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Deploy Kubeflow with Oracle Cloud Infrastructure Container Engine for Kubernetes

Changbin Gong
Principal Product Manager and Cloud Advisor

This post provides detailed instructions on how to deploy Kubeflow on Oracle Cloud Infrastructure Container Engine for Kubernetes. 

Container Engine for Kubernetes is a fully managed, scalable, and highly available service that you can use to deploy your containerized applications to the cloud. You can use this service when your development team wants to reliably build, deploy, and manage their cloud native applications. You just specify the compute resources that your applications require, and Container Engine for Kubernetes provisions them on Oracle Cloud Infrastructure automatically. 

Kubeflow is an open-source project that makes the deployment and management of machine learning workflows on Kubernetes easy, portable, and scalable. Kubeflow automates the deployment of TensorFlow on Kubernetes. TensorFlow provides a state-of-the-art machine learning framework, and Kubernetes automates the deployment and management of containerized applications. 

Step 1: Create a Kubernetes Cluster

Create a Kubernetes cluster with Container Engine for Kubernetes. You can create this cluster manually by using the Oracle Cloud Infrastructure Console or automatically by using Terraform and the SDK.

For better performance, we recommend using a bare metal compute shape to create nodes in your node pools.  Choose the right compute shape and number of nodes in the node pools, depending on the size of your data-set and on the compute capacity needed for your model training.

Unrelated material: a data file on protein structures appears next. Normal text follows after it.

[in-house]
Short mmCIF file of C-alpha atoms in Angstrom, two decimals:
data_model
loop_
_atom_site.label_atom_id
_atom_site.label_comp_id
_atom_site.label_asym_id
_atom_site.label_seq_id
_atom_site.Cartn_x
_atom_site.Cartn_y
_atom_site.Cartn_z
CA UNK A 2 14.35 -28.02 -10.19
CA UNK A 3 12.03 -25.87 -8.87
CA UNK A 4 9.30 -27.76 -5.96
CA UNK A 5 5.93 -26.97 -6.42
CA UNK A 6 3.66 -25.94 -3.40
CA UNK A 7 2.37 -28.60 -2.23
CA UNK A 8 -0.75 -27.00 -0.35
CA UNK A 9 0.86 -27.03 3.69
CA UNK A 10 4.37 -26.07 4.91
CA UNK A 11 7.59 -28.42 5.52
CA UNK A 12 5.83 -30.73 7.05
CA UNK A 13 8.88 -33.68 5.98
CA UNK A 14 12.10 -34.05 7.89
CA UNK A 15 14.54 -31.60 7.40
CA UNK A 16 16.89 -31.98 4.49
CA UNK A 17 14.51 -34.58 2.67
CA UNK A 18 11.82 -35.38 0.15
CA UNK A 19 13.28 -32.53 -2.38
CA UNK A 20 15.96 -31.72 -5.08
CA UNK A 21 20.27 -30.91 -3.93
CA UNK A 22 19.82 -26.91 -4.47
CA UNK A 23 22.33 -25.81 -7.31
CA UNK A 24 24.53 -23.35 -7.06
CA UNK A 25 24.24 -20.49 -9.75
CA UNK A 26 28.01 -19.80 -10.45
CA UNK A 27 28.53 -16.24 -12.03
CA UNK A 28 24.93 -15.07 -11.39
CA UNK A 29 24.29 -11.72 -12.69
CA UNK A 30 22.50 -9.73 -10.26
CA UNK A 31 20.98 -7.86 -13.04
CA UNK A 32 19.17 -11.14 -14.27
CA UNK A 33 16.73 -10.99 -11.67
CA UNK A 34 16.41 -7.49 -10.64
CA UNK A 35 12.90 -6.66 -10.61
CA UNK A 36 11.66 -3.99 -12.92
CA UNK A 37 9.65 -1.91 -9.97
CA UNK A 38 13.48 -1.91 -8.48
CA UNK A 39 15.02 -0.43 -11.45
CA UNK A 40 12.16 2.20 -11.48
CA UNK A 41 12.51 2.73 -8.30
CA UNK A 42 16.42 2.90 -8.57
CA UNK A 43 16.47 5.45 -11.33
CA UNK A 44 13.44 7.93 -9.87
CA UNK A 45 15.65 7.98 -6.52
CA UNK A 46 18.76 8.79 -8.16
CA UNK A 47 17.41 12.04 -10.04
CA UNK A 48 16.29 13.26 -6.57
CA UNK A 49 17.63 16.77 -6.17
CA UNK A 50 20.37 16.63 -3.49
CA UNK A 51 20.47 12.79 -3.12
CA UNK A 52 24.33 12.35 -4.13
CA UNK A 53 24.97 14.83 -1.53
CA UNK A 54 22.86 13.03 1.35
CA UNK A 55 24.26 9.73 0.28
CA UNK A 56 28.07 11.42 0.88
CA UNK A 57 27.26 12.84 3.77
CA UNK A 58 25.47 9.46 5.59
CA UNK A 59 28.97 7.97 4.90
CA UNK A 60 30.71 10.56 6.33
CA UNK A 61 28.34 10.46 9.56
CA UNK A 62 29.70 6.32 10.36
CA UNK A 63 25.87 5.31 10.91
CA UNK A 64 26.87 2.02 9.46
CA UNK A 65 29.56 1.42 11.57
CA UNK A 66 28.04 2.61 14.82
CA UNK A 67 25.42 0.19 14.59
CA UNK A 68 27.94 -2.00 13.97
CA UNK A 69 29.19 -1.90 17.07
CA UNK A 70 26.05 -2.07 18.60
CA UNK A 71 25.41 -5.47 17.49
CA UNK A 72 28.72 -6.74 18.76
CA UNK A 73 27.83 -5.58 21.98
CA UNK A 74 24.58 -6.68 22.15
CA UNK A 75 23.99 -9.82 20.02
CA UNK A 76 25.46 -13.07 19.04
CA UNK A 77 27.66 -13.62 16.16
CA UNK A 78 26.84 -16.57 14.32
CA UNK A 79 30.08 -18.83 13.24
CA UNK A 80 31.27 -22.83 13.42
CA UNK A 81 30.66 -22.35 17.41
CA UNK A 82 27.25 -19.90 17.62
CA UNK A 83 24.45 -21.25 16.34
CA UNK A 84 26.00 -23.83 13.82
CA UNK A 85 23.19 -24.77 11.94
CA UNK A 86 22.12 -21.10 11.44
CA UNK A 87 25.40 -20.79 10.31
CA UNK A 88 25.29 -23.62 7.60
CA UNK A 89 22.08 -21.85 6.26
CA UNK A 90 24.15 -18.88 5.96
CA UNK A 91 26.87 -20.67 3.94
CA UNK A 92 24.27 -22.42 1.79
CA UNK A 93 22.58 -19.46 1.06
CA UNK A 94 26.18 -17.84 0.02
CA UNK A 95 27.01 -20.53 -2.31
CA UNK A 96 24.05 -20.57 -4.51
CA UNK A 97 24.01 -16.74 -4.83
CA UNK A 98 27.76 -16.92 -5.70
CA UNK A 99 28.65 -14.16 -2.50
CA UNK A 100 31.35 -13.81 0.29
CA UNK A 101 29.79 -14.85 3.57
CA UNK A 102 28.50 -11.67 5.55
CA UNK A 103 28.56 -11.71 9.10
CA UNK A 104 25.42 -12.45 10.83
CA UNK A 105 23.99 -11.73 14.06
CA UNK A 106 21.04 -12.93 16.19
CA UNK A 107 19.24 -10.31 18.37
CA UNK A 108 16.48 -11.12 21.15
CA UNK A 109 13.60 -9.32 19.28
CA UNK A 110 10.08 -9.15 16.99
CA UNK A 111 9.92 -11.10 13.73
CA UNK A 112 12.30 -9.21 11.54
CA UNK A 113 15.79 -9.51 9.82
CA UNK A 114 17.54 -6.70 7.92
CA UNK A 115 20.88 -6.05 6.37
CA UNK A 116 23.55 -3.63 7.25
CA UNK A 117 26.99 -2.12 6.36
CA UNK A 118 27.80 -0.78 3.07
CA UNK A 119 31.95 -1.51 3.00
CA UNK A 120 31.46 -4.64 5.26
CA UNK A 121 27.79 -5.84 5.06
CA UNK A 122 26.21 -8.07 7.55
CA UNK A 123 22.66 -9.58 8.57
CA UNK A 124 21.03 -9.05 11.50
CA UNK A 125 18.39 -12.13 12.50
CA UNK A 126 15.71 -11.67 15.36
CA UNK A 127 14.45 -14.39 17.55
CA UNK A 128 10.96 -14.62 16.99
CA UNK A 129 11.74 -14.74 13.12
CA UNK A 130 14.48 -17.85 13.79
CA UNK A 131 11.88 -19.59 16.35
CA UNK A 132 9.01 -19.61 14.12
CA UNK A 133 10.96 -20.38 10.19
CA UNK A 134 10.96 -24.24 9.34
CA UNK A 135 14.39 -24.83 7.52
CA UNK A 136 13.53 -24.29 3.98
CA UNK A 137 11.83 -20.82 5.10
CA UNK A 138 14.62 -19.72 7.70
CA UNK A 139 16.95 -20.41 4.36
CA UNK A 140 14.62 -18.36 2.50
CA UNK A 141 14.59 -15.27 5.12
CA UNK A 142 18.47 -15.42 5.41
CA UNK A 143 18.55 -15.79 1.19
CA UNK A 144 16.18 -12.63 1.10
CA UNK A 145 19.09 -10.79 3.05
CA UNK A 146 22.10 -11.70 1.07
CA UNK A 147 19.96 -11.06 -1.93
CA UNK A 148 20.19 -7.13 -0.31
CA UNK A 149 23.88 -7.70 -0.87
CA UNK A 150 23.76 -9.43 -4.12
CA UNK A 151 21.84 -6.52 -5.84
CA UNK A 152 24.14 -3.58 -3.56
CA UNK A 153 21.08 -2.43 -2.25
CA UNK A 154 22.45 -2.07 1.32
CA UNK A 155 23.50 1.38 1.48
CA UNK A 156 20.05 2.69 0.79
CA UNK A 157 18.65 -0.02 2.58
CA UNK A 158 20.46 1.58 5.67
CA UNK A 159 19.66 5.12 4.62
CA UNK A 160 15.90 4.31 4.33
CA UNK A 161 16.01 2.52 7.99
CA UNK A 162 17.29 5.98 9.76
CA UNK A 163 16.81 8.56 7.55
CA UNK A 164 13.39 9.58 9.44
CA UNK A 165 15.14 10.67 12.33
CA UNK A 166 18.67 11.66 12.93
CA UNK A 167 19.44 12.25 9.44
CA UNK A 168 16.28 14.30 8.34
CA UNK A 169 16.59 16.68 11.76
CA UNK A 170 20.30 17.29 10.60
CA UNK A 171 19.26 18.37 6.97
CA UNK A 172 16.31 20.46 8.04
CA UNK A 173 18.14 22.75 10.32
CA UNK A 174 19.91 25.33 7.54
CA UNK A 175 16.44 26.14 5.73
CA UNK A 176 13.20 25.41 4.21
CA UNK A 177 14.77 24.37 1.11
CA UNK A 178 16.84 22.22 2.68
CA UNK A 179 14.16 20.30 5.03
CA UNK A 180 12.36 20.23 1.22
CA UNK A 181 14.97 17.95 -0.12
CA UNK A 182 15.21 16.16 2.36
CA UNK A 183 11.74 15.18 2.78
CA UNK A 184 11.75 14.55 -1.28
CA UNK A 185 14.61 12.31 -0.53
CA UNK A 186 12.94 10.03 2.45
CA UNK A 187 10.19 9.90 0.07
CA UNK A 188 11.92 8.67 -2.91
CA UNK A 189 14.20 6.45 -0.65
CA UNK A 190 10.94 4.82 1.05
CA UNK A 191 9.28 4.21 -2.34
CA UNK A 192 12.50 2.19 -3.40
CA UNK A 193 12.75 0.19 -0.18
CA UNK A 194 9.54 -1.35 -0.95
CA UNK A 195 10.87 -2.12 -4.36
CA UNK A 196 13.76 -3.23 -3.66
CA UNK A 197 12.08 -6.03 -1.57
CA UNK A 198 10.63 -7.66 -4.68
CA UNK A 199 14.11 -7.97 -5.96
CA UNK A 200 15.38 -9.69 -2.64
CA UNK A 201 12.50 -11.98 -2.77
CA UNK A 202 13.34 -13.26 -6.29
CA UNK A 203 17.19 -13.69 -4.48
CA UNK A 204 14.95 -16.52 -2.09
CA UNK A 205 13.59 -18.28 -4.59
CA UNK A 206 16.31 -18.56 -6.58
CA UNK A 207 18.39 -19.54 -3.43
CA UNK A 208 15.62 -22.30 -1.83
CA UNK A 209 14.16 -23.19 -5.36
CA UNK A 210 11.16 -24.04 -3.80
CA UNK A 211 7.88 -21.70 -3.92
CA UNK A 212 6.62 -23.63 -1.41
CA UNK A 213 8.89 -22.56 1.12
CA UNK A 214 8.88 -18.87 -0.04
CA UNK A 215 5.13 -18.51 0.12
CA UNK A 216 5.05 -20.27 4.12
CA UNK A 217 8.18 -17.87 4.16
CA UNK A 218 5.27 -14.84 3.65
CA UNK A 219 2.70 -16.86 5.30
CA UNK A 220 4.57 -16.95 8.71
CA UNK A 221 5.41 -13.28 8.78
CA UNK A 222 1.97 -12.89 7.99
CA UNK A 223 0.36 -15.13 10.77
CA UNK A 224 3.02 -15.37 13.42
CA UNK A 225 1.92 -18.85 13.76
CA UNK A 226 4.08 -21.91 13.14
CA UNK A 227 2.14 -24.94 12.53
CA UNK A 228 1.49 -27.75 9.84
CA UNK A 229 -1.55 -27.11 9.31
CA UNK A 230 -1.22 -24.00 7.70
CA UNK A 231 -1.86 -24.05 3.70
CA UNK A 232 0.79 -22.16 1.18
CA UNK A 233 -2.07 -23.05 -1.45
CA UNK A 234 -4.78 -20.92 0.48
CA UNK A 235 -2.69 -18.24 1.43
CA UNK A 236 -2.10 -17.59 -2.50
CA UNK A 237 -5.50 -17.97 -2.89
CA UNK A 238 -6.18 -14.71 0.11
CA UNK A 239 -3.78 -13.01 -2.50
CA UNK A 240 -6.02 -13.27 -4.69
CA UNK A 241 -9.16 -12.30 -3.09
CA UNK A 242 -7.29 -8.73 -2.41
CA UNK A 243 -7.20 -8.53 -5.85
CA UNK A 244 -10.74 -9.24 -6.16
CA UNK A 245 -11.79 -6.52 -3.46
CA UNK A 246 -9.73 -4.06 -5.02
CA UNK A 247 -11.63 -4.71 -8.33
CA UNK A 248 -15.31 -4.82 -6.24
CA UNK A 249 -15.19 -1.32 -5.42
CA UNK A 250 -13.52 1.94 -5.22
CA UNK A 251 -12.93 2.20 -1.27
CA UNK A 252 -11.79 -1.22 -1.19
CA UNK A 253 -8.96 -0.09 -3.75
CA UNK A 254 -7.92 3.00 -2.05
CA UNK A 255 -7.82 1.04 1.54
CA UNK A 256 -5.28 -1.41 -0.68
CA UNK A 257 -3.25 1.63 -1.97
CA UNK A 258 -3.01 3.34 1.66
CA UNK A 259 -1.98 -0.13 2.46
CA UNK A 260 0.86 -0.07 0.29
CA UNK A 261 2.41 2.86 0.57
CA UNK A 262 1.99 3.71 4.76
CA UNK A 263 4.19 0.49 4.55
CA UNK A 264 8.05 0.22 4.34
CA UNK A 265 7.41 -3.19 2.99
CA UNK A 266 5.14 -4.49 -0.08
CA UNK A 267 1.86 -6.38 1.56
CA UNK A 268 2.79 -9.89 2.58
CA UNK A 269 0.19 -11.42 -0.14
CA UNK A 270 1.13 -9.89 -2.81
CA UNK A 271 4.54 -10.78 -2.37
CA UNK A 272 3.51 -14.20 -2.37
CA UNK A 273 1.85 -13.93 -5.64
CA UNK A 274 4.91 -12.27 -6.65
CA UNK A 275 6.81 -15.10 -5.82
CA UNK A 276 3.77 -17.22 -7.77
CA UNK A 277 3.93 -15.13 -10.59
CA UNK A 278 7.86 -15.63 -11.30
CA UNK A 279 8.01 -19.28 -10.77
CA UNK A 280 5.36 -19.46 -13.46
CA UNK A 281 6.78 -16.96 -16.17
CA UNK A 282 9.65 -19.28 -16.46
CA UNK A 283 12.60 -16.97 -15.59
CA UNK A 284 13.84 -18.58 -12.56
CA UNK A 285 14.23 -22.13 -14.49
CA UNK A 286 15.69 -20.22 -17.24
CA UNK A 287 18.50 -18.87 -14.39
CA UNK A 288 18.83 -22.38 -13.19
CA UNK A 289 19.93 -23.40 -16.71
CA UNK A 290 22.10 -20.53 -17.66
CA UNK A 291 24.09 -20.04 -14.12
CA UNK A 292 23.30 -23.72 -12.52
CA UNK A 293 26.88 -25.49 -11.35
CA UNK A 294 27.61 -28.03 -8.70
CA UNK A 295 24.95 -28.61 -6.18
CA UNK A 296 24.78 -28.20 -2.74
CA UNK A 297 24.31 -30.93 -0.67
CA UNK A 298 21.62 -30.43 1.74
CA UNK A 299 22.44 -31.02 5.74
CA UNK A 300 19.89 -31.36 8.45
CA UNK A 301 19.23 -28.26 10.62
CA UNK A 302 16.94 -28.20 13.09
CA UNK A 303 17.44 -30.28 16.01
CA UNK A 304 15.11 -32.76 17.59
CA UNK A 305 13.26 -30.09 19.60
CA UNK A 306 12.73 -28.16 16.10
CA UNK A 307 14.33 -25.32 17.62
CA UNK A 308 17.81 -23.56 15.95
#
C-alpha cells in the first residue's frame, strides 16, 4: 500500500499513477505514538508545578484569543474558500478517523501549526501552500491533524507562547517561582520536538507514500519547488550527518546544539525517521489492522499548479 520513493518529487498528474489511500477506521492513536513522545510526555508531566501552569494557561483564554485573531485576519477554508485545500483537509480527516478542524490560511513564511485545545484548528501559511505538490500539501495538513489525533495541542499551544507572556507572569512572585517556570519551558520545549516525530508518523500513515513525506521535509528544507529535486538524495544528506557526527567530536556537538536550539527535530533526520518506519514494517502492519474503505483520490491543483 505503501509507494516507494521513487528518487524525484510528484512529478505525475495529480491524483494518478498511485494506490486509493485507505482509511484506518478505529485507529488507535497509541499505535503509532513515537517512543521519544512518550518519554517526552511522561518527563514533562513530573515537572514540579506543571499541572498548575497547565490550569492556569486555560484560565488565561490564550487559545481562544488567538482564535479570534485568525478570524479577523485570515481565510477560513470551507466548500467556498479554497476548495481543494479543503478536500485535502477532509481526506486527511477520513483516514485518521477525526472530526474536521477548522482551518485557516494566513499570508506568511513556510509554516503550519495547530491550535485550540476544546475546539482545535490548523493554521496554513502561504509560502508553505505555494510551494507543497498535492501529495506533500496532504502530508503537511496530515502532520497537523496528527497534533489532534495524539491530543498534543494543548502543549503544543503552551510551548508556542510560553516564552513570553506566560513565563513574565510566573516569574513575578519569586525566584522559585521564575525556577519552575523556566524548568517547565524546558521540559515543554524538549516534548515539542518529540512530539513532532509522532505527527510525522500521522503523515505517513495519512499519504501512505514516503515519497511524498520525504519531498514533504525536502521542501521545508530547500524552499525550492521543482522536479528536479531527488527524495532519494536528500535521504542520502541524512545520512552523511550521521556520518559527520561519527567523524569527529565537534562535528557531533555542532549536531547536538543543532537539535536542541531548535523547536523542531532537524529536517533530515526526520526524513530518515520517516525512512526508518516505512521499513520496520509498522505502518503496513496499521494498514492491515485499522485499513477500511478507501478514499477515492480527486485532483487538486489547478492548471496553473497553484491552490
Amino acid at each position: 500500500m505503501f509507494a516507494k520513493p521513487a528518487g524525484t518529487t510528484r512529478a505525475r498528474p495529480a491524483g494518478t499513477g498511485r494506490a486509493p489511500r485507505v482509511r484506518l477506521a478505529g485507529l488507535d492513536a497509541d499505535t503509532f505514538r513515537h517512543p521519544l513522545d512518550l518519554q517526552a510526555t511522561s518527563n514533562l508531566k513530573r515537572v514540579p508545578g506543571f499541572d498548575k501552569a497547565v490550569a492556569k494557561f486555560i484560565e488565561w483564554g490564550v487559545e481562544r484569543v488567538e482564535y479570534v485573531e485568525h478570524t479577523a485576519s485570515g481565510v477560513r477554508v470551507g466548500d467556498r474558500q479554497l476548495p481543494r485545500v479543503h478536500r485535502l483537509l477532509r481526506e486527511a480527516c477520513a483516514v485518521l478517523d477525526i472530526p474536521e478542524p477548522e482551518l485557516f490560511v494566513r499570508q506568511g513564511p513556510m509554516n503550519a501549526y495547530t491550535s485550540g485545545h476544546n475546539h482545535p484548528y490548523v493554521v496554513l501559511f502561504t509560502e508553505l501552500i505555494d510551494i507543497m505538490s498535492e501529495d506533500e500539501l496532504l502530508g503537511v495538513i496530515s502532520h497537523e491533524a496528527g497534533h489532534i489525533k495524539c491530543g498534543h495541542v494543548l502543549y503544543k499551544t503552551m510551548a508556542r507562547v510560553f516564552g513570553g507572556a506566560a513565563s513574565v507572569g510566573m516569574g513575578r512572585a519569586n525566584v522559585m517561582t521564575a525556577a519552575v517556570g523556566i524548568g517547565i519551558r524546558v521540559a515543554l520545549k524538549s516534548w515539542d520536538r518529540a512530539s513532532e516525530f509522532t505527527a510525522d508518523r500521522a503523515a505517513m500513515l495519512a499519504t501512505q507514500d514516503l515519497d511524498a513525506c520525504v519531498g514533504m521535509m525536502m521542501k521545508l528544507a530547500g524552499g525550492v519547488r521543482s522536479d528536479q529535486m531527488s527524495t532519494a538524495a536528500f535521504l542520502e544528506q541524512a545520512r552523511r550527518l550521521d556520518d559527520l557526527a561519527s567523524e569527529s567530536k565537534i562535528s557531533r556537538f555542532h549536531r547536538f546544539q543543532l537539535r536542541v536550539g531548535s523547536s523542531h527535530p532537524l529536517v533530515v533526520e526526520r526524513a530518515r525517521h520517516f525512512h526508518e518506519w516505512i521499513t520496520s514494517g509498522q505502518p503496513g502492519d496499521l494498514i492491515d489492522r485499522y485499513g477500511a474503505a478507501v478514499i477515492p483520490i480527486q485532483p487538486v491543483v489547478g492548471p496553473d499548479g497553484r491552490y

As an example, the following node pool was created with the BM.DenseIO1.36 shape which has 36 OCPUs and 512 GB memory. 

Container Engine for Kubernetes creates a Kubernetes "kubeconfig" configuration file that you use to access the cluster using kubectl and Kubernetes Dashboard. 

Step 2: Download the Kubernetes Configuration File

Download the Kubernetes configuration file of the cluster that you just created. This configuration file is commonly known as a kubeconfig file for the cluster.

At this point, you can use kubectl or the Kubernetes dashboard to access the cluster. 

Please note that after your run "kubectl proxy" command,  you need to use following URL to access the Kubernetes dashboard. 

http://localhost:8001/api/v1/namespaces/kube-system/services/https:kubernetes-dashboard:/proxy/

Step 3: Deploy Kubeflow

After Kubernetes cluster is created,  you can deploy Kubeflow.  In this blog post, we will deploy Kubeflow with ksonnet.  Ksonnet is a framework for writing, sharing and deploying Kubernetes manifests. It helps to simplify Kubernetes deployment.  Please check whether ksonnet is installed on your local system. If it is not, install ksonnet before proceeding.

Now you can deploy Kubeflow by using following command, provided in the Kubeflow documentation:

export KUBEFLOW_VERSION=0.2.2
curl https://raw.githubusercontent.com/kubeflow/kubeflow/v${KUBEFLOW_VERSION}/scripts/deploy.sh | bash

Note: The preceding command enables the collection of anonymous user data to help improve Kubeflow. If you don’t want data to be collected, you can explicitly disable it. For instructions, see the Kubeflow Usage Reporting guide

During the Kubeflow deployment, you might encounter the following error:

"jupyter-role" is forbidden: attempt to grant extra privileges:

To work around this error, you need to grant your own user the required role-based access control (RBAC) role to create or edit other RBAC roles. Then, run the following command:

$kubectl create clusterrolebinding default-admin --clusterrole=cluster-admin --user=ocid.user.oc1..aaaaa....

Step 4: Access Notebook

Now you are ready to access Jupyter Notebook  and start to building your ML/AI models with your data sets. 

To connect your notebook locally, you can run the following command:

$kubectl get pods --selector="app=tf-hub" --output=template --template="{{with index .items 0}}{{.metadata.name}}{{end}}"
$kubectl port-forward tf-hub-0 8000:8000

Summary

With OCI Container Engine for Kubernetes and Kubeflow, you can easily setup a flexible and scalable machine learning and AI platform for your projects.  You can focus more on building and training your models rather than on managing the underlying infrastructure. 

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